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Windfall taxes risk lasting damage to the UK’s offshore sector and energy security, warns Offshore Energies UK

25 May 2022

A windfall tax risks reduced energy security, higher prices for consumers –  and long-term damage to the UK’s offshore energy industry, Offshore Energies UK has warned the chancellor, Rishi Sunak.

The warning comes amid reports the UK government will shortly announce an increase in the tax applied to the UK’s offshore oil and gas sector – which is already the UK’s most highly taxed industry.

OEUK has warned that the tax will deter investors and destabilise the industry in the short-term – just when the global energy crisis makes stability vital. In the long-term, it warns, a windfall tax will also make it far harder for the UK to reach its target of net zero greenhouse gas emissions by 2050.

The concern in the industry was demonstrated this week when 31 organisations in the UK’s offshore energy supply chain wrote an open letter warning that speculation on the tax is undermining their attempts to stage a recovery from the pandemic and associated recession.

OEUK also warns that a windfall tax would risk destabilising a UK industry that supports 200,000 jobs and which has been planning £200 billion of energy investments by 2030. 

Deirdre Michie, chief executive of OEUK, which represents 400 companies involved in the offshore oil, wind and gas sector, said: “This is an industry that thinks and plans long-term, meaning years and decades, so sudden new costs, like this proposed tax, will disrupt planning and investment and, above all undermine investor confidence.

“The reality is that we are already the UK’s most highly taxed industry. UK oil and gas operators pay 40% tax on their offshore profits.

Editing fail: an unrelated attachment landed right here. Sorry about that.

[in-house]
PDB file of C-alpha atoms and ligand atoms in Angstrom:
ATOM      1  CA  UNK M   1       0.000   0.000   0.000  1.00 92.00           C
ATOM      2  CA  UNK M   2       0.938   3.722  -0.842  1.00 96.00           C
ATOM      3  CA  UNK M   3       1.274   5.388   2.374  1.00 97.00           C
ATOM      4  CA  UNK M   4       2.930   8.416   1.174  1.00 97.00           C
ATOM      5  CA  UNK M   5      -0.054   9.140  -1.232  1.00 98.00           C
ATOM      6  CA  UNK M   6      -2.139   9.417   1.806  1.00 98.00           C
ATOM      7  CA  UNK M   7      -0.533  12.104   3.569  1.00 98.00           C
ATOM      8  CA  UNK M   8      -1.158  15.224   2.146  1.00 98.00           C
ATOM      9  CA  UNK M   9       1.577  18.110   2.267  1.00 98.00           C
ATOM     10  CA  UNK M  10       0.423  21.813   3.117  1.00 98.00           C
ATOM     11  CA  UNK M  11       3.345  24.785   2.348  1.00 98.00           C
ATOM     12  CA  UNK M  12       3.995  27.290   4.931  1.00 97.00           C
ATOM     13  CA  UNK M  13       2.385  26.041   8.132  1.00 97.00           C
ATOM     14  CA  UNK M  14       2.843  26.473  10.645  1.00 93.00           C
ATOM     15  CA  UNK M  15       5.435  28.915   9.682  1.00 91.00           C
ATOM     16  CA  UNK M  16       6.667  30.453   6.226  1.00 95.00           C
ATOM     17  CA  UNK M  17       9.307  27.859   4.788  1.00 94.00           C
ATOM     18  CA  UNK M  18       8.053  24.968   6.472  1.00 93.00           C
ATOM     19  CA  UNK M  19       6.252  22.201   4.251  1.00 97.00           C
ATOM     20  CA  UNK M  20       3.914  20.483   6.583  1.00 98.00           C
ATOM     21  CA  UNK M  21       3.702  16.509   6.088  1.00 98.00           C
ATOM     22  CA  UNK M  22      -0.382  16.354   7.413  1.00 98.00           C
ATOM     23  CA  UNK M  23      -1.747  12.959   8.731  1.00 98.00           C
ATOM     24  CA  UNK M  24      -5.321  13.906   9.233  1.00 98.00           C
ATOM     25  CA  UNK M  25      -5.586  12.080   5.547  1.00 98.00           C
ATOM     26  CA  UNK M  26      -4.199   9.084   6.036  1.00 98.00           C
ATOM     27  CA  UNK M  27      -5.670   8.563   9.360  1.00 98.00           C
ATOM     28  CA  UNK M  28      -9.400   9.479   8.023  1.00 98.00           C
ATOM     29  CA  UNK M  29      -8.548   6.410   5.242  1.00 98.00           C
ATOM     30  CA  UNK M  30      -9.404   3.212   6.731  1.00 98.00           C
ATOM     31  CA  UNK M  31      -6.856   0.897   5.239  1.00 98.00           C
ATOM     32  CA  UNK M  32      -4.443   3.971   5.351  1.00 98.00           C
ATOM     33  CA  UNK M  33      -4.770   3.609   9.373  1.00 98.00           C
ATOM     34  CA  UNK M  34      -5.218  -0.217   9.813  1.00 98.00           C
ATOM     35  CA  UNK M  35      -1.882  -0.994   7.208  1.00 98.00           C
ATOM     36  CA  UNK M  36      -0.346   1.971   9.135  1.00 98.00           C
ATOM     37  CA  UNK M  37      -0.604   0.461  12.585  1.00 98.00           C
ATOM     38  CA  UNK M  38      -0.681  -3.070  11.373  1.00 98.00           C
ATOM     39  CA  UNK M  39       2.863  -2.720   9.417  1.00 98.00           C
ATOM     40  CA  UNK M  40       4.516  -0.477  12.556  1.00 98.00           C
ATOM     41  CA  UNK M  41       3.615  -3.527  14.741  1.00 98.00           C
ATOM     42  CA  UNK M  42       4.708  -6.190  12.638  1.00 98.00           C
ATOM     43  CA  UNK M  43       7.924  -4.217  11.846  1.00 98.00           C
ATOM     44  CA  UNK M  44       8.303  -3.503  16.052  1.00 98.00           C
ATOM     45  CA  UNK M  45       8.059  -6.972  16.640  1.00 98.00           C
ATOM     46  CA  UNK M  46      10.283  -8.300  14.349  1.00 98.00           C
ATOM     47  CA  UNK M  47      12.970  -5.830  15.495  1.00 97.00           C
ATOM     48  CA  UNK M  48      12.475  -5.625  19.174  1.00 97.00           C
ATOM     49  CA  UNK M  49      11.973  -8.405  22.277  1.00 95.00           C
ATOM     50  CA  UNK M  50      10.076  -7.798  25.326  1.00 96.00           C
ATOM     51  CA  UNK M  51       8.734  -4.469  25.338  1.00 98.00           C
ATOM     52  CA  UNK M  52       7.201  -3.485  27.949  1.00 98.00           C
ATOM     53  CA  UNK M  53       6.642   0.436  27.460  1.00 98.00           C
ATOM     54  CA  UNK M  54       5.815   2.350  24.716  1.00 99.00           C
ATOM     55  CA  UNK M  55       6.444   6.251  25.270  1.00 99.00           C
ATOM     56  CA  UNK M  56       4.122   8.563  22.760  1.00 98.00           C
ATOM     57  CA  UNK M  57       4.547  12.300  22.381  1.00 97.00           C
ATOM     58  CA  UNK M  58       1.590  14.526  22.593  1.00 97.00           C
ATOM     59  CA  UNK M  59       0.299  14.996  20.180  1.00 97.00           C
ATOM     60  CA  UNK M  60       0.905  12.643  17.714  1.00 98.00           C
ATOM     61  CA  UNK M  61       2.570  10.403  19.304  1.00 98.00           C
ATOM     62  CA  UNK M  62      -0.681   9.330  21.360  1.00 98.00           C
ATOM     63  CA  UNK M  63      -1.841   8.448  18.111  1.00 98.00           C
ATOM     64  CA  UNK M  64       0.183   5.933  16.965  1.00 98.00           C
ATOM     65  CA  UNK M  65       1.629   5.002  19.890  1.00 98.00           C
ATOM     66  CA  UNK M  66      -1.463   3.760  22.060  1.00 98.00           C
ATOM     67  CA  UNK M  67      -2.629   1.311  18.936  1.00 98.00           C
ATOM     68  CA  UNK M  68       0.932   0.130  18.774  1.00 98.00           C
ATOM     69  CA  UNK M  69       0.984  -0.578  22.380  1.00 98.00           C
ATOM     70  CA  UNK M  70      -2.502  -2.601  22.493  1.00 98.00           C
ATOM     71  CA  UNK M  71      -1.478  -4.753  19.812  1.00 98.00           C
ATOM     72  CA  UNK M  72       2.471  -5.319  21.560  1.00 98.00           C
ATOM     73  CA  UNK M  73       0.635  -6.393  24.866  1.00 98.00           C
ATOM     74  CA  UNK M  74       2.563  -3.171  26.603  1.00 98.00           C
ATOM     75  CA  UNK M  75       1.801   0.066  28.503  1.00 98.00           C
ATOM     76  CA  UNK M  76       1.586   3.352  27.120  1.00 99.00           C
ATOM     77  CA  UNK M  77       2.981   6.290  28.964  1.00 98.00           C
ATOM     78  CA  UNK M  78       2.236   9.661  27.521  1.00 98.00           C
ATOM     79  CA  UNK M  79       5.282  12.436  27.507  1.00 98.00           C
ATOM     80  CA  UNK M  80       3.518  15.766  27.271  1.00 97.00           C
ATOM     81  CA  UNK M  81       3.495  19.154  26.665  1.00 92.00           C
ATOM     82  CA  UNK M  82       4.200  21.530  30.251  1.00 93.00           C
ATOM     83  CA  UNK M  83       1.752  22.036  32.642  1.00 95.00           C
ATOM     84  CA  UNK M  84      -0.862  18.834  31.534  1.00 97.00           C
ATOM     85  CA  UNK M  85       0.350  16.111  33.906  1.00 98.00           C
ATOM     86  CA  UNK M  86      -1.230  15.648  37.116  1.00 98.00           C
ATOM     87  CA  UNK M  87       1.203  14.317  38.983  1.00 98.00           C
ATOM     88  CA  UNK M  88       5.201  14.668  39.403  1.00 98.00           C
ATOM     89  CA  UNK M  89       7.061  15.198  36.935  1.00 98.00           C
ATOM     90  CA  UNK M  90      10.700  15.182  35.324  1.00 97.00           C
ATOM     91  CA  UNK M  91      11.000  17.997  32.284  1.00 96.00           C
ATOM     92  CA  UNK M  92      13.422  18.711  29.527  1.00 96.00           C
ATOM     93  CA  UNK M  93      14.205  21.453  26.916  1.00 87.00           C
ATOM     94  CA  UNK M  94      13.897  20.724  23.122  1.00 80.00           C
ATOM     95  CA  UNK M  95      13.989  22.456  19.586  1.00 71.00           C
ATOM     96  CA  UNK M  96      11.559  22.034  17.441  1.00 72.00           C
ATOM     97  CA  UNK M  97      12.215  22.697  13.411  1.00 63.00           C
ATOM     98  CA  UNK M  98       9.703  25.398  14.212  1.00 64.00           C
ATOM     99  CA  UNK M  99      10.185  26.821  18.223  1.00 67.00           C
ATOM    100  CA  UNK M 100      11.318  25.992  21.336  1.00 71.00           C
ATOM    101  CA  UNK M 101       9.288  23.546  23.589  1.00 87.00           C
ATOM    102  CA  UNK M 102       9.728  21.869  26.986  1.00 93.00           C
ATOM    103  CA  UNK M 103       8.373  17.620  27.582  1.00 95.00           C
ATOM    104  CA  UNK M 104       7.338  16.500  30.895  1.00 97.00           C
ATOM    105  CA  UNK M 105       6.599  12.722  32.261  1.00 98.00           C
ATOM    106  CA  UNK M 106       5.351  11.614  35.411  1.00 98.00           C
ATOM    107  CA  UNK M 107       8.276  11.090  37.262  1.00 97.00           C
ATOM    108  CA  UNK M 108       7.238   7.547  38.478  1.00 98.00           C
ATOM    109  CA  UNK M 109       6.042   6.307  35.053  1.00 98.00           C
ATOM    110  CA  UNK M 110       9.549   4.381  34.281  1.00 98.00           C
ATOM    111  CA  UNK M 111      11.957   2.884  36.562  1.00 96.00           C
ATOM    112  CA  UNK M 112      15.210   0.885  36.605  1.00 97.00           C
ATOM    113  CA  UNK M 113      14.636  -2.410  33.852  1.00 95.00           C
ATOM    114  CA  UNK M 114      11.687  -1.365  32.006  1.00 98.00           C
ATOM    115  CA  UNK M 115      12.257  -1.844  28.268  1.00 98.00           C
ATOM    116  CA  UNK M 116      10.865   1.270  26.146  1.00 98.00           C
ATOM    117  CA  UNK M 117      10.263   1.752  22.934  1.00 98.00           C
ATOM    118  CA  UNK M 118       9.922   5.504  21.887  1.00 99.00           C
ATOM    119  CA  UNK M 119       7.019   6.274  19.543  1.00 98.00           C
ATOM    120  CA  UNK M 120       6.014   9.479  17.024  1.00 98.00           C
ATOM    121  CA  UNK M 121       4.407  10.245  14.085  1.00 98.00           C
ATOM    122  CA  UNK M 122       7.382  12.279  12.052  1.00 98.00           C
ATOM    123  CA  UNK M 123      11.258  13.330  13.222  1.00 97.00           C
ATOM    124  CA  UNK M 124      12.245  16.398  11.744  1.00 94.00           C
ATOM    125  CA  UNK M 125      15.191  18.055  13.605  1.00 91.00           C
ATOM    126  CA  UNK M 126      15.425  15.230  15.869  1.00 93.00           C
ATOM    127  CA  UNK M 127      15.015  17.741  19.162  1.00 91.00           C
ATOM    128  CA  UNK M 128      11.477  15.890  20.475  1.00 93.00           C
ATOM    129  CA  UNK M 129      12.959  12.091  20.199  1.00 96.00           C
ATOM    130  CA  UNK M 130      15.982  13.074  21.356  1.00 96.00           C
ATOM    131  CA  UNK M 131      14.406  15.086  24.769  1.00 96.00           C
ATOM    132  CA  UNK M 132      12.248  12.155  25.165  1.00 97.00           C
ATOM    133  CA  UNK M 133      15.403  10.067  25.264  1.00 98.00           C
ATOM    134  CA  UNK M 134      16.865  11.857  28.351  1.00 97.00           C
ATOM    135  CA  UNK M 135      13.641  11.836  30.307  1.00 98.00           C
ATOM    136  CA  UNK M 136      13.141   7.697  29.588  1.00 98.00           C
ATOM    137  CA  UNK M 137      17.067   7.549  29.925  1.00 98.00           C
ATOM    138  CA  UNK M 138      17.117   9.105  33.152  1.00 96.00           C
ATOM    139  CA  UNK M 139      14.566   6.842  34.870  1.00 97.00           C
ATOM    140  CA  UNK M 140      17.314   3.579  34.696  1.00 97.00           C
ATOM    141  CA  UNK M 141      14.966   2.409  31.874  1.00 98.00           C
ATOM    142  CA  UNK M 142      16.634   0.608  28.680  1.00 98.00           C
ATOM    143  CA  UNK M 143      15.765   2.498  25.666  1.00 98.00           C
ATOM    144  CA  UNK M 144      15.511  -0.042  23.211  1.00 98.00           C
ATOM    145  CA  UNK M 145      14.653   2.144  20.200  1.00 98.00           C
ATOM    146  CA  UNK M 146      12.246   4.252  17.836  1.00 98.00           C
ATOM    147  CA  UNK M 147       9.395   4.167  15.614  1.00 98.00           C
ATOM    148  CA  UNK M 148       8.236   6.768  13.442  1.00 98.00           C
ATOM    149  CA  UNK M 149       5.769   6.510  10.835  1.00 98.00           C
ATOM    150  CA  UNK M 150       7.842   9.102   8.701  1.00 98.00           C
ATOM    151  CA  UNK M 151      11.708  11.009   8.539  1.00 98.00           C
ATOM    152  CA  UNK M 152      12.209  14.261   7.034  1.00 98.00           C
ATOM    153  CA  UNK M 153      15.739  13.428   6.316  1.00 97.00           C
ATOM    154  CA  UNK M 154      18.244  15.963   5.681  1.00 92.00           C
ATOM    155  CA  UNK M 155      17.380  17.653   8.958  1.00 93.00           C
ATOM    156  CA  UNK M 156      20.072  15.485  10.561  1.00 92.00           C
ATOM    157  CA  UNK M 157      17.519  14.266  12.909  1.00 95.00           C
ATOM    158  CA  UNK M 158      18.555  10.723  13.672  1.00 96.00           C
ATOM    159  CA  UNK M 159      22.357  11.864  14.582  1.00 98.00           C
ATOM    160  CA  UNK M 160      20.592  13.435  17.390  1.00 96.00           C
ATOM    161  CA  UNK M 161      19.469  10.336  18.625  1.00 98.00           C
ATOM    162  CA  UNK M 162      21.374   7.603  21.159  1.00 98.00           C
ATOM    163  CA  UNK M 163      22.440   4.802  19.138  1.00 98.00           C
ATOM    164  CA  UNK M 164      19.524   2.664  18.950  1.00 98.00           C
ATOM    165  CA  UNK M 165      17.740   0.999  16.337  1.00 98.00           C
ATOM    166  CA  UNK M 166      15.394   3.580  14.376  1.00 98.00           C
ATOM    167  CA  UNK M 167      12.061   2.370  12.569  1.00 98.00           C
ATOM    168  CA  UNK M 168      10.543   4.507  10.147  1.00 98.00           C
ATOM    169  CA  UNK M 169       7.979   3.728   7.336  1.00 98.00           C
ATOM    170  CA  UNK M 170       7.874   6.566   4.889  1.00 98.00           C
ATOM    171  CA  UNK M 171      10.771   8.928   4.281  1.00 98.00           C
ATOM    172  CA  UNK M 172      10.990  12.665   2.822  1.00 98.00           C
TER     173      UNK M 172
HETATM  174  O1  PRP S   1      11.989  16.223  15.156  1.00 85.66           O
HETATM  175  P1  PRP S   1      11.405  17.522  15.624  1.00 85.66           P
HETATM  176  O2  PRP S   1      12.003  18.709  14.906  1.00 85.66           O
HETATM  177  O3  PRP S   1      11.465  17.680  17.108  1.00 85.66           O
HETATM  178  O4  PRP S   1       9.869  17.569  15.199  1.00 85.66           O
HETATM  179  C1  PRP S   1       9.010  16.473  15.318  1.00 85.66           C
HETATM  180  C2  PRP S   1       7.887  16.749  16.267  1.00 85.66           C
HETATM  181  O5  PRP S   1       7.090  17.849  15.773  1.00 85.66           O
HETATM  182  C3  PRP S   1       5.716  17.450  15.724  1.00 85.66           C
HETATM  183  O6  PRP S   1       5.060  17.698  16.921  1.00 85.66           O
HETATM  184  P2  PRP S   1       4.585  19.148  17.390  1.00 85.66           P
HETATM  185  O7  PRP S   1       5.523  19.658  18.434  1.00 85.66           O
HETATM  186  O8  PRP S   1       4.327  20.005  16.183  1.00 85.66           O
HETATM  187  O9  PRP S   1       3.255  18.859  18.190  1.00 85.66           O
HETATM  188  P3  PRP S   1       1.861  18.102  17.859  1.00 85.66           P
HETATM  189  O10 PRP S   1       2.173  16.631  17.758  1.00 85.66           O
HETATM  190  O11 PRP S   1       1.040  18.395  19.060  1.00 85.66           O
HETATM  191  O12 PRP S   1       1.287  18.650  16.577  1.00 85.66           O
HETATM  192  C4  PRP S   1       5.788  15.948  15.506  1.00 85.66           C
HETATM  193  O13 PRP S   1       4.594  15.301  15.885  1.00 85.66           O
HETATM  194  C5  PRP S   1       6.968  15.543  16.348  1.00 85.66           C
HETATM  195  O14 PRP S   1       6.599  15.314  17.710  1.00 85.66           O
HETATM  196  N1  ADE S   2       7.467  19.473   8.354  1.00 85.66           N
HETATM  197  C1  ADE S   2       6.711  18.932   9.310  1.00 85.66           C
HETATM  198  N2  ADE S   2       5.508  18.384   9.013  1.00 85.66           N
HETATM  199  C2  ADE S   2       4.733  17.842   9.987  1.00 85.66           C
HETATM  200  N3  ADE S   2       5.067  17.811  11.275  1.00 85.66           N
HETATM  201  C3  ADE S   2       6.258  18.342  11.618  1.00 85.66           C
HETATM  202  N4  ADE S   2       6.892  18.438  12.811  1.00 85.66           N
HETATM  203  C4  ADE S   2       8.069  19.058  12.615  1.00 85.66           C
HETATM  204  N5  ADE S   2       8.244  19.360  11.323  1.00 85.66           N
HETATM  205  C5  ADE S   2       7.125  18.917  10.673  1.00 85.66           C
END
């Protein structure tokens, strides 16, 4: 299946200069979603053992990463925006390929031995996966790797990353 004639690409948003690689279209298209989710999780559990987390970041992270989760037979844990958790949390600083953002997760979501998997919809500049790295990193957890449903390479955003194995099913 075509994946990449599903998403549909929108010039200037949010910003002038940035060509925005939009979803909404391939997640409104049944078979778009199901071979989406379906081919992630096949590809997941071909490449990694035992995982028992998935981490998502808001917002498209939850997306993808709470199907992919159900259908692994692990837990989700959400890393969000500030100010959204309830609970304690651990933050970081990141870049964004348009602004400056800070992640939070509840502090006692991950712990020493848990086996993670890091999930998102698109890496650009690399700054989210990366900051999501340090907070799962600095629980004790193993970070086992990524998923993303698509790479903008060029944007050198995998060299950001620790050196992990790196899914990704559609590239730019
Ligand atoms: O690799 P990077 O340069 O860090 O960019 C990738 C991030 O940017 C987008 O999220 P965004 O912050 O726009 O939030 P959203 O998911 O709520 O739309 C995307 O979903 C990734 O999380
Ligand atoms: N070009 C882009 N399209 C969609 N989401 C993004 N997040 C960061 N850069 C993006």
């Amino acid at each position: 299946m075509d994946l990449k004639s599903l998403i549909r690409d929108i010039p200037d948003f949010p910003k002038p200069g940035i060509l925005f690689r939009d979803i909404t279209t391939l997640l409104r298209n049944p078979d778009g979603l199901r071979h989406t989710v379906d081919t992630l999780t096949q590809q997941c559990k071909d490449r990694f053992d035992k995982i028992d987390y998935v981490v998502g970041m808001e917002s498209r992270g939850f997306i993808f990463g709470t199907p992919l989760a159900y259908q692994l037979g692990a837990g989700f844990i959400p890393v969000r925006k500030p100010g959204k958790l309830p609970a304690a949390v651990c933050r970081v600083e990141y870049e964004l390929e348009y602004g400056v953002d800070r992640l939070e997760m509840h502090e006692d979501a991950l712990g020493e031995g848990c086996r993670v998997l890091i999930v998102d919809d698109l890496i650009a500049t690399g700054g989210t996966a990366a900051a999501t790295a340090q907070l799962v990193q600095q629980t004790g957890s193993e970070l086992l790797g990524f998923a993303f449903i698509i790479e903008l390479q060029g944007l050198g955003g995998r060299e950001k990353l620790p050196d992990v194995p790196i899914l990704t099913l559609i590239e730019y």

“That means we are already contributing hugely under the existing regime. The Office for Budget Responsibility predicts that our operators will pay over £7.8bn to the Exchequer this financial year. That is 20 times higher than the sector’s tax payments two years ago and equates to £279 per UK household.

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“The key point here is that we are actually very proud to pay our taxes and support the UK government and consumers. The problem is when new taxes are imposed suddenly and without consultation.

“In particular it pushes up the cost of borrowing for new projects, making it more difficult to raise the money needed to maintain existing energy supplies and build the low carbon energy systems of the future.

“The UK offshore industry needs a stable and predictable regime. A windfall tax may not affect projects already under way – but is likely to deter investments under consideration, for which funds have yet to be committed. “The result would be a decline in oil and gas production in years ahead – just when the UK most needs reliable sources of energy.”

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